Francis Cianfrocca wrote:
> Sounds like you've already read all the books you need to read. You have the
> standard lingo down pat!

I'm afraid that must be a freak accident ;-)

> But here goes: you picked the wrong project to demonstrate parallel
> processing. Fast handling of network I/O is best done in an event-driven
> way, and not in parallel. The parallelism that this problem exhibits arises
> from the inherent nondeterminacy of having many independent clients
> operating simultaneously. This pattern does expose capturable intramachine
> latencies, but they're due to timing differentials, not to processing
> inter-dependencies.

Could you elaborate what you mean by "timing differentials" and 
"processing inter-dependencies"? For regular webapps, time spent 
querying the database most certainly exposes capturable intramachine 
latencies. Event-driven sounds good, but doesn't that requires that 
*all* I/O be non-blocking? If you have blocking I/O in, say, a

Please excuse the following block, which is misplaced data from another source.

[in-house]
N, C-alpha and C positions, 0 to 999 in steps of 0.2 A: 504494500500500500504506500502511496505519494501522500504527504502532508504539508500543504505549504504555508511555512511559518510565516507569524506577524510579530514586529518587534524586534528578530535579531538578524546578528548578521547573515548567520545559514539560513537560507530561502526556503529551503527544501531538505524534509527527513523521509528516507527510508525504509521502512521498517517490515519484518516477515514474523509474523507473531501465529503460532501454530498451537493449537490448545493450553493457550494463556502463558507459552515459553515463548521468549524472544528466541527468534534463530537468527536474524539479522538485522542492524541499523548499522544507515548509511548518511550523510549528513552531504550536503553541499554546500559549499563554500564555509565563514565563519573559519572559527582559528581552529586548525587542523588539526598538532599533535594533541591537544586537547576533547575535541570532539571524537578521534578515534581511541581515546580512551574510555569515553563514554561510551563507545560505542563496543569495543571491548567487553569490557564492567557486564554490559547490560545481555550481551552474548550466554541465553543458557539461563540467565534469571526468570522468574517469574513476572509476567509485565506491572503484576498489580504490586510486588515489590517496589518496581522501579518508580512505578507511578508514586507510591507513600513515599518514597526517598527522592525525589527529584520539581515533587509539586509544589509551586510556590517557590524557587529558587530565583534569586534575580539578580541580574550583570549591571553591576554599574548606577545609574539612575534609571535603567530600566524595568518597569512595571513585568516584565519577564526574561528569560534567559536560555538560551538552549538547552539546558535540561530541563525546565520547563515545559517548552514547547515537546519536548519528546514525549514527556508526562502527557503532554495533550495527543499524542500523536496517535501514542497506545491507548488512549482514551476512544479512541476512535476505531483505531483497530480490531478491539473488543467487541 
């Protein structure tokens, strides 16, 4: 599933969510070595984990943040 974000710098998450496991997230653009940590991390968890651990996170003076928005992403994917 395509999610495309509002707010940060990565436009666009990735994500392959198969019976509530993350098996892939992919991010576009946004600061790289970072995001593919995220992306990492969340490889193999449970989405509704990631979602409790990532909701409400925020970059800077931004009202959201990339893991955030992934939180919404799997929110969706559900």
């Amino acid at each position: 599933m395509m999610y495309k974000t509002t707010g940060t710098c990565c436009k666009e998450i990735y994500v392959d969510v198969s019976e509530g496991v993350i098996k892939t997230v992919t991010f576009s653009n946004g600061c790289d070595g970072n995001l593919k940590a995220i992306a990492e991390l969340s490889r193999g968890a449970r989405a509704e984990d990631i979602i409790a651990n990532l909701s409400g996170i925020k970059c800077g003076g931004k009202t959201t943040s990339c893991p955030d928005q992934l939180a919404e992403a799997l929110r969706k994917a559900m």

third-party lib, you're toast.

> It's intuitively attractive to structure a network server as a set of
> parallel processes or threads, but it doesn't add anything in terms of
> performance or scalability. As regards multicore architectures, they add
> little to a network server because the size of the incoming network pipe
> typically dominates processor bandwidth in such applications.

You mean to say it's the network that is usually the bottleneck, not the 
CPU? Well, in my experience the database is usually the bottleneck, but 
let's not forget that ruby is particularly demanding on the CPU.

> You may rejoin: "but how about an HTTP server that does a massive amount of
> local processing to fulfill each request?" Now that's more interesting. Just
> get rid of the HTTP part and concentrate on how to parallelize the
> processing. That's a huge and well-studied problem in itself, and the net is
> full of good resources on it.

While optimizing for CPU speed is fine, I'm also interested in process 
isolation. If you have a monster lib that takes 1 minute to initialize 
and requires 1 GB of resident memory but is used only occasionally, do 
you really want to load it in all of your worker processes?